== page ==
Her sanctuary for around 80 rescued pachyderms only allows visitors to observe the creatures, a philosophy at odds with venues that have them performing tricks and offering rides.

She has organised a fund to feed elephants and help mahouts in almost 50 camps nationwide, fearing the only options will soon be limited to zoos, starvation or logging work.

For those restrained by short chains all day, the stress could lead to fights breaking out, says Saengduean, of camps that can no longer afford medical treatment for the creatures.

Calls are mounting for the government to fund stricken camps to ensure the welfare of elephants.

“We need 1,000 baht a day (S$43) for each elephant,” says Apichet Duangdee, who runs the Elephant Rescue Park.

Freeing his eight mammals rescued from circuses and loggers into the forests is out of the question as they would likely be killed in territorial fights with wild elephants.

He is planning to take out a two million baht loan soon to keep his elephants fed.

“I will not abandon them,” he added.


INISIATIF kerajaan China dalam membendung penularan wabak COVID-19 sehingga angka jangkitan virus berkenaan di negara itu berhasil ‘dikawal’ boleh dianggap suatu kejayaan.

Walaupun wabak itu masih mencatatkan peningkatan di seluruh dunia, China sebaliknya berjaya mengawal penularan itu.

Setakat ini, China merekodkan sejumlah 81, 029 kes, dengan peningkatan sebanyak 22 kes sejak Sabtu.

Berdasarkan statistik, ia jauh lebih kecil berbanding peningkatan dalam tempoh 24 jam di Britain dengan 208 kes baharu dalam tempoh 24 jam.

Penutupan seluruh bandar

China telah melakukan kerja-kerja pembendungan terbaik dengan mengisytiharkan darurat ketat pada 23 Januari lalu di Wuhan serta 15 bandar lain di wilayah Hubei bagi mengekang wabak itu daripada terus menular.

Seramai 56 juta penduduk terkesan dengan pengisytiharan itu di mana semua pintu pengangkutan awam (bas, keretapi, penerbangan dan feri), premis perniagaan, kilang-kilang, pejabat serta sekolah turut ditutup rapat.

Malah, petugas kesihatan turut dikerahkan dari seluruh China hanya untuk membantu merawat pesakit yang dijangkiti virus pembunuh itu.

Pembinaan dua hospital

Dua hospital juga dibina hanya dalam masa dua minggu bagi menampung jumlah pesakit yang semakin meningkat setiap hari. Bukan sahaja langkah pembendungan dilakukan di negara itu, malah usaha pengawalan dan pengawasan turut dipertingkat dari semasa ke semasa.

Makluman di media sosial

Pihak kerajaan turut menggunakan platform media sosial serta aplikasi mudah alih bagi mengawasi pergerakan di kawasan yang dikategorikan mengikut warna iaitu hijau, kuning dan merah.

Proses nyahkuman yang kerap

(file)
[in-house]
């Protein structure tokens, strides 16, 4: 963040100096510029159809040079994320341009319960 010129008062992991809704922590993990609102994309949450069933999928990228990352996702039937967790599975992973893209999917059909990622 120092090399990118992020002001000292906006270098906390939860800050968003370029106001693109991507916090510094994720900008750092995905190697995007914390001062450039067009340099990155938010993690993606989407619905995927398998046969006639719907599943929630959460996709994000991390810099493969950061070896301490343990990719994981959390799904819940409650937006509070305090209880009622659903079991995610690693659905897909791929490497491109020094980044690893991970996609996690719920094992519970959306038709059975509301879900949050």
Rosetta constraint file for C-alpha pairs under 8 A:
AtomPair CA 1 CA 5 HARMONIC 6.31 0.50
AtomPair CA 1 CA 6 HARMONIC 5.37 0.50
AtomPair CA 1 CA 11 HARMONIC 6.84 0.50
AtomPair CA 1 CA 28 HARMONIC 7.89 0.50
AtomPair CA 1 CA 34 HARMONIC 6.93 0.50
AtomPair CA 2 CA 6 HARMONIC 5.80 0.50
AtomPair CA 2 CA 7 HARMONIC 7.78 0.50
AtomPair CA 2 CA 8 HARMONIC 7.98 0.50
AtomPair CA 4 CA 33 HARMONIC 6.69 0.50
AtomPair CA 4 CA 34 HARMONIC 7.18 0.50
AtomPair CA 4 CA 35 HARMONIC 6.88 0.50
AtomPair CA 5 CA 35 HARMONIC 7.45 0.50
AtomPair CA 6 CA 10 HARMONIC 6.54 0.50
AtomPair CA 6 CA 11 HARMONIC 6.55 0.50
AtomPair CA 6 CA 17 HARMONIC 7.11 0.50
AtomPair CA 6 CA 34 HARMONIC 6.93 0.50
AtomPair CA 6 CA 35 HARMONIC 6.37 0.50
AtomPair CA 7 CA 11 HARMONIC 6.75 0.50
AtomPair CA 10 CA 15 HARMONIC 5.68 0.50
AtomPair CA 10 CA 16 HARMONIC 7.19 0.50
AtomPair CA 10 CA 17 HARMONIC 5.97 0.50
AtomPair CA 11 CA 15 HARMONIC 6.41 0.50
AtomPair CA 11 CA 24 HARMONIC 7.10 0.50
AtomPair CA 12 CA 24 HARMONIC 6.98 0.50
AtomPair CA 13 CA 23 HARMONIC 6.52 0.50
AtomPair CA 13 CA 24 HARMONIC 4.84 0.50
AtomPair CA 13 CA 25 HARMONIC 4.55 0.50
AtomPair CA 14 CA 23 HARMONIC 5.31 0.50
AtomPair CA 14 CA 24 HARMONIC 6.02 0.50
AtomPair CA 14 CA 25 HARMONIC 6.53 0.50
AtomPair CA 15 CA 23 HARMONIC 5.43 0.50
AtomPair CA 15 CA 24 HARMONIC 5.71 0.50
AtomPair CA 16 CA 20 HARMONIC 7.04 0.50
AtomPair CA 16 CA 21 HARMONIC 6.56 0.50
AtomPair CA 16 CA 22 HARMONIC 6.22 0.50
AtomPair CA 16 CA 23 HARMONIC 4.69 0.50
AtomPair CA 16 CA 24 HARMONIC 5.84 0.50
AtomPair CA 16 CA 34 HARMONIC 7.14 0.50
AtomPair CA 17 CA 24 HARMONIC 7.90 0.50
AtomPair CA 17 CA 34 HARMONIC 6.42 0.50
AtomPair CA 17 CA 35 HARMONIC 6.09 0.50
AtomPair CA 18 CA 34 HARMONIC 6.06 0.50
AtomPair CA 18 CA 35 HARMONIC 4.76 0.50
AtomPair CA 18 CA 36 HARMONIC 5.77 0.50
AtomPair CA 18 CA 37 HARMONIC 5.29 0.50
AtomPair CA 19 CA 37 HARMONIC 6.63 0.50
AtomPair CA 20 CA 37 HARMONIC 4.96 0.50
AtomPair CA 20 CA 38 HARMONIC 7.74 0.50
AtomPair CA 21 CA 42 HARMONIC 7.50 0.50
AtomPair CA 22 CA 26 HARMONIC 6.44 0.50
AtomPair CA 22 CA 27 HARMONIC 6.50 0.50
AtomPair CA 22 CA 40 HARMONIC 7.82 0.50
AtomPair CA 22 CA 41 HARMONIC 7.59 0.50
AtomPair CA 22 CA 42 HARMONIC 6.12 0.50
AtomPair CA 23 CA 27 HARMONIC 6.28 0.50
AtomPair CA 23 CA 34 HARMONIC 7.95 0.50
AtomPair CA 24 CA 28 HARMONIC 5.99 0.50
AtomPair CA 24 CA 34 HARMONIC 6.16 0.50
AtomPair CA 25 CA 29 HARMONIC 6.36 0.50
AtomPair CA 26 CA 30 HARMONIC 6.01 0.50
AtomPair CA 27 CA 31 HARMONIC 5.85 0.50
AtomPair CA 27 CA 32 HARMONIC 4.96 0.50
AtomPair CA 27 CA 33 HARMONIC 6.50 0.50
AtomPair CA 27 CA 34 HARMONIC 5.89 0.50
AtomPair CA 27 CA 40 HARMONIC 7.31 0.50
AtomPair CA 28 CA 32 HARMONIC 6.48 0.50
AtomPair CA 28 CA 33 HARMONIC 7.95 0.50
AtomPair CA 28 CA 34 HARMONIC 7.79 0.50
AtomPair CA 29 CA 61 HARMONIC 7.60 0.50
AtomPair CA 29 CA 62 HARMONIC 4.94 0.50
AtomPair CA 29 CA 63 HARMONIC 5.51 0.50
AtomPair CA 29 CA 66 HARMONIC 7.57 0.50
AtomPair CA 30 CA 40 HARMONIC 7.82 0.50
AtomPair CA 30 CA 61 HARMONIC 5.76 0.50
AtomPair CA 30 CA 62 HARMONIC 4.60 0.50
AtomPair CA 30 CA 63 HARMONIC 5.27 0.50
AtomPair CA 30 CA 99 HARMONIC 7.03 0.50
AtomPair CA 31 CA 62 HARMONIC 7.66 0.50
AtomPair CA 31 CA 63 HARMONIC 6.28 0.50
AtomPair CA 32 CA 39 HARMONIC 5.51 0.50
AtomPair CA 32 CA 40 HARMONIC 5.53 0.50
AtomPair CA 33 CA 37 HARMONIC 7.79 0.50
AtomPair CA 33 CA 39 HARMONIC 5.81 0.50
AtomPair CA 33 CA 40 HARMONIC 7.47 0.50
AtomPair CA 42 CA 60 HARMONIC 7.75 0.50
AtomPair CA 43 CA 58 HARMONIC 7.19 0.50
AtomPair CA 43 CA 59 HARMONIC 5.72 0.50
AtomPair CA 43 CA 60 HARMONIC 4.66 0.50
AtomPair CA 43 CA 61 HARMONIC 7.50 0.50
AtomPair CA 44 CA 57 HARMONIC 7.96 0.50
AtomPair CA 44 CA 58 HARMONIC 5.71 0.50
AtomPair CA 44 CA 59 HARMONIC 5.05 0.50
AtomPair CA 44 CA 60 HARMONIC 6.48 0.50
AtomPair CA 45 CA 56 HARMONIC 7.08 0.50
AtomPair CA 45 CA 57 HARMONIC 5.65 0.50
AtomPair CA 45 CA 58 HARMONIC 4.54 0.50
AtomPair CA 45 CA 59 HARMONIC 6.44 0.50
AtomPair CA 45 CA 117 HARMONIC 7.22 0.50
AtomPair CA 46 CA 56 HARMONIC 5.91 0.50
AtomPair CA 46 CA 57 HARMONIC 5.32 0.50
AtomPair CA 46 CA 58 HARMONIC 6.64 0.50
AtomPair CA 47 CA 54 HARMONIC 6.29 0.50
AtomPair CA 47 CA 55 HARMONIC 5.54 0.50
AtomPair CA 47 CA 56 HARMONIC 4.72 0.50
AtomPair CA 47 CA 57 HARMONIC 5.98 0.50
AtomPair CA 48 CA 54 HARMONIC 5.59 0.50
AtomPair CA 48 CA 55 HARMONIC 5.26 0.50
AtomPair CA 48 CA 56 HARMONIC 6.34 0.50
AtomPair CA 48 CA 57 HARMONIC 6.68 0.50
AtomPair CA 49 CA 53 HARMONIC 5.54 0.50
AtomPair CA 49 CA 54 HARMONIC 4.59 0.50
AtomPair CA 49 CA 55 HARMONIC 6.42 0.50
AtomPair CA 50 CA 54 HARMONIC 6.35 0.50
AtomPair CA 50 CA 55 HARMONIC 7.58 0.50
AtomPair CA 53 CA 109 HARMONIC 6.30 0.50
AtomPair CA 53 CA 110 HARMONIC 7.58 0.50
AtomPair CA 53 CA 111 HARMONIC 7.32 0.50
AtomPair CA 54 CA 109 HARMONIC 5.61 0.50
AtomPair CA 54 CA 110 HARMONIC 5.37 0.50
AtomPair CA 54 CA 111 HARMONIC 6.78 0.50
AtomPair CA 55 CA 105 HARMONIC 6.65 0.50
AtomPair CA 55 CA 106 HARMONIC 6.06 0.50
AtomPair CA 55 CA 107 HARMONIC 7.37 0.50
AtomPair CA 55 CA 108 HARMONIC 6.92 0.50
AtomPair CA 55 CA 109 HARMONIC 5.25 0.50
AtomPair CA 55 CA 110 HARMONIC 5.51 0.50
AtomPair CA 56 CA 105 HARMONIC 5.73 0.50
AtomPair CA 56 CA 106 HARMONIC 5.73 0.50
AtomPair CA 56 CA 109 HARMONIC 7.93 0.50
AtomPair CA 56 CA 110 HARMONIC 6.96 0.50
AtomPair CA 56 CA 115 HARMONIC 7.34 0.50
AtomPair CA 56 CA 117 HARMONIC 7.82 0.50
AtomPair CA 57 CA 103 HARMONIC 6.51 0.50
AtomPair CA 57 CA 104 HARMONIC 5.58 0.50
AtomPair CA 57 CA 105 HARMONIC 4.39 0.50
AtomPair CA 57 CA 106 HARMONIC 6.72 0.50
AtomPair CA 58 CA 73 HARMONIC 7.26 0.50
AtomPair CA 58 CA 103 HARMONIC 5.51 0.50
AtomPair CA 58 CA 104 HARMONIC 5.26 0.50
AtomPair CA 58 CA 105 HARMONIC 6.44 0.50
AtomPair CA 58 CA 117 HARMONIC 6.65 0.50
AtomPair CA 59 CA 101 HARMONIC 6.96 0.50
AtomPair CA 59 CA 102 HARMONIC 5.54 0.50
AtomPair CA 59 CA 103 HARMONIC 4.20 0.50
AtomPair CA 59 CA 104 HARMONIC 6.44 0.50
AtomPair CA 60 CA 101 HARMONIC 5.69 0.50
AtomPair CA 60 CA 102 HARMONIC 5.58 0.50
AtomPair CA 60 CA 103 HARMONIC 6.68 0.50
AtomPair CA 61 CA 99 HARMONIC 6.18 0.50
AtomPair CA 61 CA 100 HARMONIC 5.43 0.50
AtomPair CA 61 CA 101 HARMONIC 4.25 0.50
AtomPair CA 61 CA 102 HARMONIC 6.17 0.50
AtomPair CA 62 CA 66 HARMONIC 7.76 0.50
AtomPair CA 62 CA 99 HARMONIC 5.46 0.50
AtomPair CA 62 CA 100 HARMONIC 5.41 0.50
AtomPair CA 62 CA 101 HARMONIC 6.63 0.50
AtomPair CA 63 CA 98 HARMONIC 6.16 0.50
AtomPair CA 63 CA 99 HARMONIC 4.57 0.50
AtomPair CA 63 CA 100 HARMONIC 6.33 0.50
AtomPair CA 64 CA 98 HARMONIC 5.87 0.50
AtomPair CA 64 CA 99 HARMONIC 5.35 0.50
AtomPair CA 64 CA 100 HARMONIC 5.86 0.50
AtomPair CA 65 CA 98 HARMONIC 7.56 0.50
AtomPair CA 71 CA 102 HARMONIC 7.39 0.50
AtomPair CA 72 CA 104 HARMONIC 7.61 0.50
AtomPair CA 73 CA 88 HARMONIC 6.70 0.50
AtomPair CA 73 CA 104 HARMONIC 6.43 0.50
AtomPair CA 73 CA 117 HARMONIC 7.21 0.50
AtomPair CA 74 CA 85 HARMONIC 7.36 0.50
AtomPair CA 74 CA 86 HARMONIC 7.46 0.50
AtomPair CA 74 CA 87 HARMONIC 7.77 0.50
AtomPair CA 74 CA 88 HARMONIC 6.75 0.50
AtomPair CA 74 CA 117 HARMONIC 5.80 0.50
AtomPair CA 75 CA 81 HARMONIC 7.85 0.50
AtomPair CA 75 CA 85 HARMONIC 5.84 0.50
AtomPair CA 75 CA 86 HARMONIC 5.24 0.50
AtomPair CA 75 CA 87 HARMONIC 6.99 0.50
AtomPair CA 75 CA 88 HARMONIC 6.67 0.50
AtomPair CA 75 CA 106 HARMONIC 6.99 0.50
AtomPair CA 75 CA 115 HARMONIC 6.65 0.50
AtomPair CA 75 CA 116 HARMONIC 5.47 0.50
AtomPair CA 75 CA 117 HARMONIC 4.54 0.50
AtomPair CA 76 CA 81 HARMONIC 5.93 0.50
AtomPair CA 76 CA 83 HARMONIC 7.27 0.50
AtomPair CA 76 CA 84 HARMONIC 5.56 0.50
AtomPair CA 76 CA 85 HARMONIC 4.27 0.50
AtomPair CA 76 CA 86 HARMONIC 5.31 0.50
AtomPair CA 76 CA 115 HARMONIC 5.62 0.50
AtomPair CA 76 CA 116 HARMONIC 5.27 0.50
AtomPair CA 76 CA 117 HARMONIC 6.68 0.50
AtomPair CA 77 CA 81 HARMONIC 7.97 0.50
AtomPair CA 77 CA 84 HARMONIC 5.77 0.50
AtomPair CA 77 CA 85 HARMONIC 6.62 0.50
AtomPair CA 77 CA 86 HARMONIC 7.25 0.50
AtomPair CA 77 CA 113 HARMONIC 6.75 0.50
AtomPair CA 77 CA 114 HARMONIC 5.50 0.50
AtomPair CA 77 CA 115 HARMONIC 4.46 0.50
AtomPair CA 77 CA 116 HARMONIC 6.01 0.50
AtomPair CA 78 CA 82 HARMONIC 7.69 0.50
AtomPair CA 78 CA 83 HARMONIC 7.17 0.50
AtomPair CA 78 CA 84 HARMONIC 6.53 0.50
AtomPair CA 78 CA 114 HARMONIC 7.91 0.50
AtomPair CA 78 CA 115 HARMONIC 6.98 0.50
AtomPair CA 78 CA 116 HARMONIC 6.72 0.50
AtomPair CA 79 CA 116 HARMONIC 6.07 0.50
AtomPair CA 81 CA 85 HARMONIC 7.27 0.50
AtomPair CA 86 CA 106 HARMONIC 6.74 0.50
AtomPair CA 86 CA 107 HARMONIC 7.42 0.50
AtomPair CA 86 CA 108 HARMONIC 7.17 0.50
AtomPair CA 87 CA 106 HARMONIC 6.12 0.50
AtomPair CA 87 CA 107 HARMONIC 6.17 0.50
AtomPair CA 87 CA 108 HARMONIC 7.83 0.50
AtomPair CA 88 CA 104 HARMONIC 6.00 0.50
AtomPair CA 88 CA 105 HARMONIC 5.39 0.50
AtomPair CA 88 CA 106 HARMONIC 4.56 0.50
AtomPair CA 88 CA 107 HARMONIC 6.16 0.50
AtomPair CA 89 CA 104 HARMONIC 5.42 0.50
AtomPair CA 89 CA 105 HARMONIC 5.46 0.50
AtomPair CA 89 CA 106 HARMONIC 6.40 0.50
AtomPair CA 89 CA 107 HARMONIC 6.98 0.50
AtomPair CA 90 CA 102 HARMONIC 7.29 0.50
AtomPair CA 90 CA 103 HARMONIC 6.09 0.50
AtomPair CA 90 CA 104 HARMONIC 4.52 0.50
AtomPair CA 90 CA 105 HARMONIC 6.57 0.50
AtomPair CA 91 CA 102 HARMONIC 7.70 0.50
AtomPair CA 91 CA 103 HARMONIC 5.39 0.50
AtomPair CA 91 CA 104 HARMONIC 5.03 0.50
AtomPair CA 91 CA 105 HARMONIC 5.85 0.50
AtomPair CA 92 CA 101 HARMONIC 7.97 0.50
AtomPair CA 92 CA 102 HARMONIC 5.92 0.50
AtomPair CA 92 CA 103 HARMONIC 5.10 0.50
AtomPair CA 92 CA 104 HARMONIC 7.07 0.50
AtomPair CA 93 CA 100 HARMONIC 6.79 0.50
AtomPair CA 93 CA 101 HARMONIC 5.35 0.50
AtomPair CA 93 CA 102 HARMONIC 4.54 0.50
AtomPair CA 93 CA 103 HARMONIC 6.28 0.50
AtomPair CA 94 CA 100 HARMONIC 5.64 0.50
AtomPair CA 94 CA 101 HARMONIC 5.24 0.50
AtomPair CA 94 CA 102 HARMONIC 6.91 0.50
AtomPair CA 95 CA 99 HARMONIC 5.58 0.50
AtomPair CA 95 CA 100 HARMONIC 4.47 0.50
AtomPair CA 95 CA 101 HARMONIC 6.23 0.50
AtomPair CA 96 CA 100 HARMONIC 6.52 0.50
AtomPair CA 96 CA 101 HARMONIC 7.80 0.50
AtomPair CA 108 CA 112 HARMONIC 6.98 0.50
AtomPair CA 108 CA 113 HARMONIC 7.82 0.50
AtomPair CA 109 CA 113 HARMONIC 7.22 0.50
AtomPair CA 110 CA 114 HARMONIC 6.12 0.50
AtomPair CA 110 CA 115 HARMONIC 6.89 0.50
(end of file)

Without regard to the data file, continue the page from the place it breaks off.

Setiap jalan dan bangunan turut dibersihkan dengan penyemburan cecair pembasmi kuman yang dilakukan dengan kekerapan yang maksimum.

Penggunaan cahaya UV

Firma pengangkutan awam Yanggao mengubah kebuk pembersihan bas henti-hentinya kepada kebuk cahaya UV untuk tujuan nyahkuman pada rangkaian basnya.

Proses yang sebelum ini mengambil masa 40 minit ditambah baik hingga hanya memerlukan tempoh 5 minit bagi setiap bas.

Topeng muka diwajibkan

Semua rakyat turut diwajibkan memakai topeng muka jika menaiki teksi atau ke pasar raya untuk mendapatkan bekalan makanan dengan kerja-kerja bacaan suhu turut menjadi kewajipan semasa memasuki sesebuah bangunan.

Pergerakan dipantau

Selain itu, seluruh kejiranan turut dikawal oleh penguat kuasa yang melakukan rondaan serta pemeriksaan keluar masuk terhadap pelawat yang berkunjung ke sesebuah kawasan perumahan.

Penguatkuasaan ketat

China juga turut memperketat sistem pengkuatkuasaan tentera dan polisnya dengan menahan serta mengurung individu yang melanggar kesalahan di kala penularan wabak tersebut.

Pesanan khidmat masyarakat

Bagi langkah pencegahan, pesanan khidmat masyarakat juga sering disebar luas kepada orang awam dengan mengalakkan mereka mencuci tangan dengan lebih kerap dan mengurangkan perjalanan agar tidak membebankan penguat kuasa kesihatan.


KUALA LUMPUR: Malaysia Hindu Sangam (MHS) menasihati penganut yang menghadiri sambutan keagamaan Masi Magam di Teluk Bahang, Pulau Pinang pada Jumaat lalu untuk menjalani pemeriksaan kesihatan bagi mencegah penularan wabak COVID-19.

Presidennya, Datuk RS Mohan Shan berkata, meskipun setakat ini belum ada penganut yang menghadiri upacara itu disahkan positif wabak itu, namun mereka dinasihati untuk berbuat demikian sebagai langkah pencegahan awal.

“Sesungguhnya tindakan itu bukan untuk mencetuskan panik, namun adalah baik untuk melakukan pemeriksaan secara sukarela terutamanya mereka yang mempunyai gejala-gejala jangkitan wabak tersebut,” katanya ketika dihubungi Astro AWANI.